Penetration Testing: The Key to Pinpointing Cyberattack Vulnerabilities

Your IT department is up to speed on firewall protections, filters, and the latest trends in information security. You feel strong in your stance against cyber attackers. Yet back in the furthest reaches of your mind, a little voice keeps asking, "If a cyberattack happened, would our company be able to withstand it?"

It's a question that's fueled one of the fastest-growing professions in the digital age. Penetration testing—the act of simulating a cyberattack from a multitude of angles against a company—is the only true way to get an accurate answer.

We dive into the topic here.

It Started at the Top

In his piece, Penetration Testing: What It Is, and How to Do It Well, Brian Nordli shares the origins story of a government-sponsored computer vulnerability test in the 1960s. It proved their networks could be hacked and spawned the industry as we know it today.

When the internet emerged in the 1990s, it ushered in a new age of digital vulnerabilities, although not everyone saw them as permanent.

Nordli's piece shares an anecdote about a seasoned computer scientist who predicts a budding pen tester has 'about ten years' left in the profession before all vulnerabilities are identified and fixed.

What the veteran failed to realize is that technological advancements are a double-edged sword: they present opportunities for good guys and bad guys.

Exponential Headaches

Today we have networks connected in ways early computer engineers could barely anticipate. Wifi-enabled devices are everywhere, and so are cybercriminals with the skills to infiltrate them, which makes penetration testing a profession with unlimited potential.

So, let's say you're ready to answer that question that's been nagging at you by conducting a penetration test for your organization. What would that mean, exactly?

In some ways, it's like a bank president asking a security expert to rob his facility to see if it's possible. Or, as Nordli's piece calls it: ethical hacking. "The only difference between us and another hacker is that I have a piece of paper from you and a check saying, 'Go to it,’" says one pen tester.

Be Prepared for the Worst

A proficient pen tester will do everything possible to hack your system. They'll often succeed, revealing a litany of trouble spots and vulnerabilities that need strengthening.

Throughout the process, the pen tester will meticulously document various attack methods and outcomes so your IT team can learn from them. In extreme cases, the pen tester's efforts will result in a complete shutdown of your network—all for the sake of protecting you.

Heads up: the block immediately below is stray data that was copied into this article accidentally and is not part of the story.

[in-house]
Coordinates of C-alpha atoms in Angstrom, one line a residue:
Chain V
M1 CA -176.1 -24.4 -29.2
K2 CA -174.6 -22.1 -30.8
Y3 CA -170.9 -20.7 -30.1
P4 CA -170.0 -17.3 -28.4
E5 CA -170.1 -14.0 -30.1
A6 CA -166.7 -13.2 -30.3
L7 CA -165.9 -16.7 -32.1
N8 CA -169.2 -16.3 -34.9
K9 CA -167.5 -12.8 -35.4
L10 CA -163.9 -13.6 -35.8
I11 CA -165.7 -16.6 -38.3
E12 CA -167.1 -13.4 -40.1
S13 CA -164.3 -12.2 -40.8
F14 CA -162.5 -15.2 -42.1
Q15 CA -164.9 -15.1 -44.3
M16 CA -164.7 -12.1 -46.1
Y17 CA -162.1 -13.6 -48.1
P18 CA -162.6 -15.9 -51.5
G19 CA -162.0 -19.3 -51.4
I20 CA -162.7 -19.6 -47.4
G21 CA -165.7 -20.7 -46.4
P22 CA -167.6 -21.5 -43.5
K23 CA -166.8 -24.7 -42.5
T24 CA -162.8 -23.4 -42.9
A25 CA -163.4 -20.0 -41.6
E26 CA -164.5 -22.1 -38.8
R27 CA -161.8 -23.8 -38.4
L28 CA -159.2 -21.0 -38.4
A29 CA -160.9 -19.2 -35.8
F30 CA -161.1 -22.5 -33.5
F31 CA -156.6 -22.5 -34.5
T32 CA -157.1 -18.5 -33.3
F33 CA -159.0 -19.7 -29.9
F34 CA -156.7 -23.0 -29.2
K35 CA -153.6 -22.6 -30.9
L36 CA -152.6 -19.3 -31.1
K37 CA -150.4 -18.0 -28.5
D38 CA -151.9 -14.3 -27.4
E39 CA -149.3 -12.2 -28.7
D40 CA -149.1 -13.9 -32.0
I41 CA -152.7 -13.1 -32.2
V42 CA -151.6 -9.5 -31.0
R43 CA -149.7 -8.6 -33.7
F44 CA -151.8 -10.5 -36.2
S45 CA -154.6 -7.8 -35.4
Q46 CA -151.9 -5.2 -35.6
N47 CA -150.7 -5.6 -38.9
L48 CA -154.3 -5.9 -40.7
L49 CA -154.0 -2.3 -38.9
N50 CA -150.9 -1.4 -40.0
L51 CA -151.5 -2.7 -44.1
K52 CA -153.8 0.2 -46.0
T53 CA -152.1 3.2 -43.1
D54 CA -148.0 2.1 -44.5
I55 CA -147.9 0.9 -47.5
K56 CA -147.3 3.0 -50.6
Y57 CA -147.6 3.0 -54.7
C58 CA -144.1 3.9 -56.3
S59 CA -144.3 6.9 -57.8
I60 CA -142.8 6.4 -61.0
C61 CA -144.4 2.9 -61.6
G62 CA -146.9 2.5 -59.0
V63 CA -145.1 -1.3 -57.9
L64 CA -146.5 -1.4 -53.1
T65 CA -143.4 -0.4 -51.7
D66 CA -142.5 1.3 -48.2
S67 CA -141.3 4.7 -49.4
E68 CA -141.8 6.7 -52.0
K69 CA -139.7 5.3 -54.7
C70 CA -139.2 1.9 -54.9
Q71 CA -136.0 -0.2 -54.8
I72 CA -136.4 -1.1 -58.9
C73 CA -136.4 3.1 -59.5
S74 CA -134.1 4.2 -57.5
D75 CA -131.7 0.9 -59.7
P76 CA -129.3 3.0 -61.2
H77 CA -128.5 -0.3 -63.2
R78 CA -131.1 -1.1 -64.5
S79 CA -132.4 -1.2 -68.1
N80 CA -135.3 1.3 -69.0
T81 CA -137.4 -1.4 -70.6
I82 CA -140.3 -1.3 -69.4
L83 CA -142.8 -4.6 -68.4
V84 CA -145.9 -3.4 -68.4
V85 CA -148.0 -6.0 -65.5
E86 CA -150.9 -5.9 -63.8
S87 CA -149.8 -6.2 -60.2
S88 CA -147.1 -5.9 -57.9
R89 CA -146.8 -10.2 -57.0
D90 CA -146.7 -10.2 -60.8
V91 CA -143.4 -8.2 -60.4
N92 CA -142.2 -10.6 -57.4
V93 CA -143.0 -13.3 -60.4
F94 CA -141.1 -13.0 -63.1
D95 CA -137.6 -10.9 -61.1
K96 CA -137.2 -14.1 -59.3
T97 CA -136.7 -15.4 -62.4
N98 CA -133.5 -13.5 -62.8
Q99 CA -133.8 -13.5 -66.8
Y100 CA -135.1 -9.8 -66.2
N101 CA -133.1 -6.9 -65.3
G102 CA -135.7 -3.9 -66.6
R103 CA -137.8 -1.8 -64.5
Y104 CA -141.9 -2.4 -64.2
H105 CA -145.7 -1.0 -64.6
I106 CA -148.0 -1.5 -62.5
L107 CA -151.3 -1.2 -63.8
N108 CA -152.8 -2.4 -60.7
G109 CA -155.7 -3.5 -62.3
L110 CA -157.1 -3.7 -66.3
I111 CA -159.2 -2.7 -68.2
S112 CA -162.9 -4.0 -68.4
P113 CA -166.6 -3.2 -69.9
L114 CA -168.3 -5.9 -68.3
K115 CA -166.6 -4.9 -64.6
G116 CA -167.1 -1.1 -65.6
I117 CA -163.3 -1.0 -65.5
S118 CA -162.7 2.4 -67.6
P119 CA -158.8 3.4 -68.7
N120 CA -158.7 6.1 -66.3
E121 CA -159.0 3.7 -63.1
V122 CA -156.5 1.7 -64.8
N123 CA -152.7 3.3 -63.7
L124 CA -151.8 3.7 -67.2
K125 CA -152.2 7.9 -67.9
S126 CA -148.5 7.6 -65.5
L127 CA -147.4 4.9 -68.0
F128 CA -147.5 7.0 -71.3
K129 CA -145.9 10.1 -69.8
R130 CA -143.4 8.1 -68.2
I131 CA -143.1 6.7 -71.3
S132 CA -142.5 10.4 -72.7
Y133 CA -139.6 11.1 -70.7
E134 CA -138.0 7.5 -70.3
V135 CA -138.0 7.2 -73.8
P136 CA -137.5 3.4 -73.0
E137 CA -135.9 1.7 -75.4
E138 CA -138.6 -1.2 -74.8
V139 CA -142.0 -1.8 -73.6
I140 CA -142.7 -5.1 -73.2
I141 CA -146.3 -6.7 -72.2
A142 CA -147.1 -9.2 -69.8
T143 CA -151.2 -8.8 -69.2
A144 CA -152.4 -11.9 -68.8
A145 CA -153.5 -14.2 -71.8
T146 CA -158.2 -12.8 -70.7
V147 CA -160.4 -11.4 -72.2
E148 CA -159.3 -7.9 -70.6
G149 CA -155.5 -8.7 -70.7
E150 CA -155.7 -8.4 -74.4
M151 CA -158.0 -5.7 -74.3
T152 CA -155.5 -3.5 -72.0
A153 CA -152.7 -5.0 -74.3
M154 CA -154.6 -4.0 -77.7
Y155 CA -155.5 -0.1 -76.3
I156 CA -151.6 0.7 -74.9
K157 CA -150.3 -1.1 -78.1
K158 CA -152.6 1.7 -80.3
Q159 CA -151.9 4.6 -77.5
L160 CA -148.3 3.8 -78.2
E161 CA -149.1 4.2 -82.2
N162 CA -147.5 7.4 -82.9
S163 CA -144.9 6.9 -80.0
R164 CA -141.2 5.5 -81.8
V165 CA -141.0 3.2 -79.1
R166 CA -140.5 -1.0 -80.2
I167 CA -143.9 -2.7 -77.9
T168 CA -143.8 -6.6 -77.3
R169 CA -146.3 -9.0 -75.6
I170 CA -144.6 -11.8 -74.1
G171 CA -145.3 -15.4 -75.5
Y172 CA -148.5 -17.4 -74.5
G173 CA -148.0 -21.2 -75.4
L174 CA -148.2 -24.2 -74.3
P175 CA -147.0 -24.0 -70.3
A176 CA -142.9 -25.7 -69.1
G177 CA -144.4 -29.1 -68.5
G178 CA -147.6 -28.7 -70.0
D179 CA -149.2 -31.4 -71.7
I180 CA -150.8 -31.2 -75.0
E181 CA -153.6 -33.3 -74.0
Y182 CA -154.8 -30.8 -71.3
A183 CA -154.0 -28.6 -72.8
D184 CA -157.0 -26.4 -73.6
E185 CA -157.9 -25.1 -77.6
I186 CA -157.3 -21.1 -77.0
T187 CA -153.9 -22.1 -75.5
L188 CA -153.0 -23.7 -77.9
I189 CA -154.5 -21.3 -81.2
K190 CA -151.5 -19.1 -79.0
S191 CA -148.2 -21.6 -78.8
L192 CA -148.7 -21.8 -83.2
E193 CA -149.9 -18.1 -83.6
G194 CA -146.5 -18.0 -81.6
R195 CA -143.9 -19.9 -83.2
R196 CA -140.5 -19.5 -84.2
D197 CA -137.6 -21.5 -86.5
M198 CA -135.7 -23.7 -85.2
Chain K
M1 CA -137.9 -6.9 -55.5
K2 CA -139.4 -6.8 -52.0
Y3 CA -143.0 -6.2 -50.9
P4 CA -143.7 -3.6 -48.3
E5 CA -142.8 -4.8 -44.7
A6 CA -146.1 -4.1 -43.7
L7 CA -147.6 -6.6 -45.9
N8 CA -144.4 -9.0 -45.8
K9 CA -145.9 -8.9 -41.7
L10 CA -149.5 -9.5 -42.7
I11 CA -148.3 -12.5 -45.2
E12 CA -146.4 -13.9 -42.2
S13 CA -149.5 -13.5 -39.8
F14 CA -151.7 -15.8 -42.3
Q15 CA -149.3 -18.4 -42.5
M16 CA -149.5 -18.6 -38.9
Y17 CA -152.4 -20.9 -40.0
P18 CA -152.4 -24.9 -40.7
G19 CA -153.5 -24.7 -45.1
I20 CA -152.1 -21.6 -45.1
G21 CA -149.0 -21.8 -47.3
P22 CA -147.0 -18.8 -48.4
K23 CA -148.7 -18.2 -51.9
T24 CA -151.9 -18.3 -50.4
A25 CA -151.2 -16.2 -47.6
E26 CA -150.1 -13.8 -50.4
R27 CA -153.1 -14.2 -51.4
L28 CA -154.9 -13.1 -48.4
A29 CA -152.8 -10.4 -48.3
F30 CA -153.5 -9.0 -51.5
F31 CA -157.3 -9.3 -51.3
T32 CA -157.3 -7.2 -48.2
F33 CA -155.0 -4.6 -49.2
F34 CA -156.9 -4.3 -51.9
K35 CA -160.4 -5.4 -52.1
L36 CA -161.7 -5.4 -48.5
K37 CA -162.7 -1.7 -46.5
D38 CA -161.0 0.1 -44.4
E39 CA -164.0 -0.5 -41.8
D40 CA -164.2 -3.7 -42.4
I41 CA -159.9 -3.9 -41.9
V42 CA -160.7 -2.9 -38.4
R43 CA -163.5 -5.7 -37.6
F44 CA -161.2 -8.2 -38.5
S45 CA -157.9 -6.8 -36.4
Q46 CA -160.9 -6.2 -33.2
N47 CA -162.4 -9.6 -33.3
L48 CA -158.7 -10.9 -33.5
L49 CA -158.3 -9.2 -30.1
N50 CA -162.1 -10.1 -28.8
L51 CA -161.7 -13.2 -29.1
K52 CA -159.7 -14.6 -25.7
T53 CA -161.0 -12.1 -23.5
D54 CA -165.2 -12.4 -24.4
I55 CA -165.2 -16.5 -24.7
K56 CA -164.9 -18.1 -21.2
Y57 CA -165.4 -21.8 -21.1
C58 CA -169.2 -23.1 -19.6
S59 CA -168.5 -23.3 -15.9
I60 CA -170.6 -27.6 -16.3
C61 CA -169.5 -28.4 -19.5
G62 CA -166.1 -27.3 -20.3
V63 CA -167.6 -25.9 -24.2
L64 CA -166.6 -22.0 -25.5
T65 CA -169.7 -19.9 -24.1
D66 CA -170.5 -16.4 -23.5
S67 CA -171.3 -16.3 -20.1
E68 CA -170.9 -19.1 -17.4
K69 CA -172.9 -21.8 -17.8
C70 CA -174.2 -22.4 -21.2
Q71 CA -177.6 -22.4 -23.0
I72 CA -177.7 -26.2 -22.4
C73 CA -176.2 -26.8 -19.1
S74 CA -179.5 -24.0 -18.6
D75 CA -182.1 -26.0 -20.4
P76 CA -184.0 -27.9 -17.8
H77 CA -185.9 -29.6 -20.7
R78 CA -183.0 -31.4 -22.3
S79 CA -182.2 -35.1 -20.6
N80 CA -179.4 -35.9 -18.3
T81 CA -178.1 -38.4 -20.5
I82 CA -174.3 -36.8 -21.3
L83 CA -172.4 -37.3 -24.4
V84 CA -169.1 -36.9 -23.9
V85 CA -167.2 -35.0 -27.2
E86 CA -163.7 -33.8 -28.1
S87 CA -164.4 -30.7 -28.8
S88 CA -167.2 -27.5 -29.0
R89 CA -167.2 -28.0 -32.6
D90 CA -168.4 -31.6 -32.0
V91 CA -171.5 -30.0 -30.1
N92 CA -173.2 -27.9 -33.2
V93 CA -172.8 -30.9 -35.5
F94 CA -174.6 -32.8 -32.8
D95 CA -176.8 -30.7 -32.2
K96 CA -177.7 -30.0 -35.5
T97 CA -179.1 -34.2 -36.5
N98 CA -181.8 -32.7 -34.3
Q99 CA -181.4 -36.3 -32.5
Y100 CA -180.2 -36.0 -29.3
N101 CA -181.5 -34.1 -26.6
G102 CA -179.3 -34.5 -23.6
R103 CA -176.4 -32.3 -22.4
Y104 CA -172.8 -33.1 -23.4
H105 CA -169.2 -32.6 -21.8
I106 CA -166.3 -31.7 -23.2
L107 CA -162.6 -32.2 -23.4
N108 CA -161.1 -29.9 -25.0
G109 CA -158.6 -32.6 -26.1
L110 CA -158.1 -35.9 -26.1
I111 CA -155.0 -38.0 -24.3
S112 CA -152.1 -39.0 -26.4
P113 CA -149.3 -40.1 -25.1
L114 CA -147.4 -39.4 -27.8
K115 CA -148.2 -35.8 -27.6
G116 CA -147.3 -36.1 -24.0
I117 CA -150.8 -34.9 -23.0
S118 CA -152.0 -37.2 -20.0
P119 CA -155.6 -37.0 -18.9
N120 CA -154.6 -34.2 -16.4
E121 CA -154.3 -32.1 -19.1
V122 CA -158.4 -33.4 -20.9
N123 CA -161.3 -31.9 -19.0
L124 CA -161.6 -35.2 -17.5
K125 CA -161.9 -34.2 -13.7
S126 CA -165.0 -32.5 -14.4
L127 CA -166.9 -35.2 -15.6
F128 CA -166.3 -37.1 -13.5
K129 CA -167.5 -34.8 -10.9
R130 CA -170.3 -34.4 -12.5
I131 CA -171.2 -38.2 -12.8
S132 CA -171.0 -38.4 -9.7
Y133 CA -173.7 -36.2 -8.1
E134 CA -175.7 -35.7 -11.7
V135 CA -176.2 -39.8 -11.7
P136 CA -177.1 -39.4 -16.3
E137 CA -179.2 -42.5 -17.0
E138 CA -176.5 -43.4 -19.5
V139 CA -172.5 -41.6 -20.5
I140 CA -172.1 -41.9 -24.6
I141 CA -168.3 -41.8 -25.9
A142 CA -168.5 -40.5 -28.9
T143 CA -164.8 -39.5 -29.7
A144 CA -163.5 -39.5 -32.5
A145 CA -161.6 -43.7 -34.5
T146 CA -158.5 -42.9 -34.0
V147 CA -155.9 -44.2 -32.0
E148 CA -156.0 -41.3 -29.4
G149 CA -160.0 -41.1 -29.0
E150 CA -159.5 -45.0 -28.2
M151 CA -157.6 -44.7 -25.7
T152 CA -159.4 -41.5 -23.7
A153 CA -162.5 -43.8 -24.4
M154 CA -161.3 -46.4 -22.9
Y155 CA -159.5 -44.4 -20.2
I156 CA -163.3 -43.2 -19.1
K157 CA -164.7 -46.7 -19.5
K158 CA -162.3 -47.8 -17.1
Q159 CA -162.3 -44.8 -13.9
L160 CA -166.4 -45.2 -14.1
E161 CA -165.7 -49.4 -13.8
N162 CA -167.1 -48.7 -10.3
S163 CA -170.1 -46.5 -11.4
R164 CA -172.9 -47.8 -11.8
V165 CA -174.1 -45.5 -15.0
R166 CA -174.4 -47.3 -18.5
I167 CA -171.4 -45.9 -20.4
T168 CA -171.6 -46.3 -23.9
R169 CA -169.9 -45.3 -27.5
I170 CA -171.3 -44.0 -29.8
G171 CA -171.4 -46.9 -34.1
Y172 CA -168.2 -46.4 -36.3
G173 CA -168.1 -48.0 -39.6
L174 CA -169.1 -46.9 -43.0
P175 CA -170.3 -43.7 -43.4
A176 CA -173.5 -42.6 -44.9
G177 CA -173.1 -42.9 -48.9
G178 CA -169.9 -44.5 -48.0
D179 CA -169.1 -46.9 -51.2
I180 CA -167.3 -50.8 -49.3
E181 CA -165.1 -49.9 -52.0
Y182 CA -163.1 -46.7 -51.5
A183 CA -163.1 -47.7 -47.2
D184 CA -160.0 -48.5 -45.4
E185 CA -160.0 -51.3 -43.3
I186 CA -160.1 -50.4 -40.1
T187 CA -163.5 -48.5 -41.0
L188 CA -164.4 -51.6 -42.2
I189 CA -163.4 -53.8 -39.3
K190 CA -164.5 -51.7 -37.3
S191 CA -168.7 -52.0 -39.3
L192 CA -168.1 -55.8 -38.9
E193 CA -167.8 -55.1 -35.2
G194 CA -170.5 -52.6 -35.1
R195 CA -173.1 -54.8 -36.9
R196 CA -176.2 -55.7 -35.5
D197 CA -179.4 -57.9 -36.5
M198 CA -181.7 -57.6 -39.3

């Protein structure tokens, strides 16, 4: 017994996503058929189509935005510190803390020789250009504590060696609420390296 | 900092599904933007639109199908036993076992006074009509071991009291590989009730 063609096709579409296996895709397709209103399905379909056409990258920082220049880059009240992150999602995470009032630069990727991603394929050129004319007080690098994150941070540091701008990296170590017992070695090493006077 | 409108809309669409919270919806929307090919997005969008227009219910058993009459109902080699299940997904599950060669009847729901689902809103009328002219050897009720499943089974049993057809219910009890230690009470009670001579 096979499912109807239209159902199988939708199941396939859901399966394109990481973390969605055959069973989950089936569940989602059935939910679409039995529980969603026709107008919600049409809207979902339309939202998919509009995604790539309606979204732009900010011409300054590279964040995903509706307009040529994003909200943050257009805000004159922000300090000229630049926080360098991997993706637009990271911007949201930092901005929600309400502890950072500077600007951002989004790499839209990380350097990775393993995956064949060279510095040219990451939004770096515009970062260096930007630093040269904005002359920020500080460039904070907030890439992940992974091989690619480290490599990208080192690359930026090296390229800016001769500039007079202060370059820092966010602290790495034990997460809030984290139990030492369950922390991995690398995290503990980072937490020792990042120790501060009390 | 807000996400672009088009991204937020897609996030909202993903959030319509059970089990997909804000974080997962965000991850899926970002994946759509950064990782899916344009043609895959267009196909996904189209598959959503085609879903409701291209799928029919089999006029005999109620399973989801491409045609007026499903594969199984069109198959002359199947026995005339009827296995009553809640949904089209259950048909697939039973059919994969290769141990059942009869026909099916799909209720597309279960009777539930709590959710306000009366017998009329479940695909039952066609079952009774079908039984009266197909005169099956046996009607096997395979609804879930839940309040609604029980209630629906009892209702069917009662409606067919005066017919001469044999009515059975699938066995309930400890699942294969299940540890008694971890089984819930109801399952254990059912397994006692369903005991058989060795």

Prior to Testing

Most companies prepare for a pen test by shoring up their systems to the best of their abilities. While pen testers invite this type of pre-work, the profession takes issue with the fact that most organizations only do this to prepare instead of making it an ongoing practice.

Most pen tests are with a vulnerability scan that highlights weaknesses that can be exploited. From there, a pen tester will look at domain names, server records, DNS records, employee emails, and third-party software to assess attack scope and options.

Armed with this information, Nordli outlines tactics a pen tester will try to mimic the work of a hacker, which include:

  • Sending phishing emails to see which, if any, employees fall for it
  • Posting JavaScript into an HTTP request to access another user's browser
  • Entering junk data into input fields to break systems

Backing up systems before a pen test will ensure you'll still have access to important files and data if the test results in a system crash.

The Big Reveal

Once the test is complete, your pen tester will outline what issues were revealed. One of the more common ones includes default passwords still in use for wifi-enabled devices. These default passwords are readily available on the dark web and can be exploited if they're not changed as the manufacturer recommends.

Your pen tester will also outline all issues revealed in the test and will likely go through them with you and your IT professionals. At the end of the process, you'll come away with a clear understanding of your overall information security stance—along with the recommended fixes to shore up weaknesses.

In Conclusion

While a pen test may reveal your deepest darkest information security fears, it's also the key to remedying them. Try the resources listed here to find a pen tester for your organization.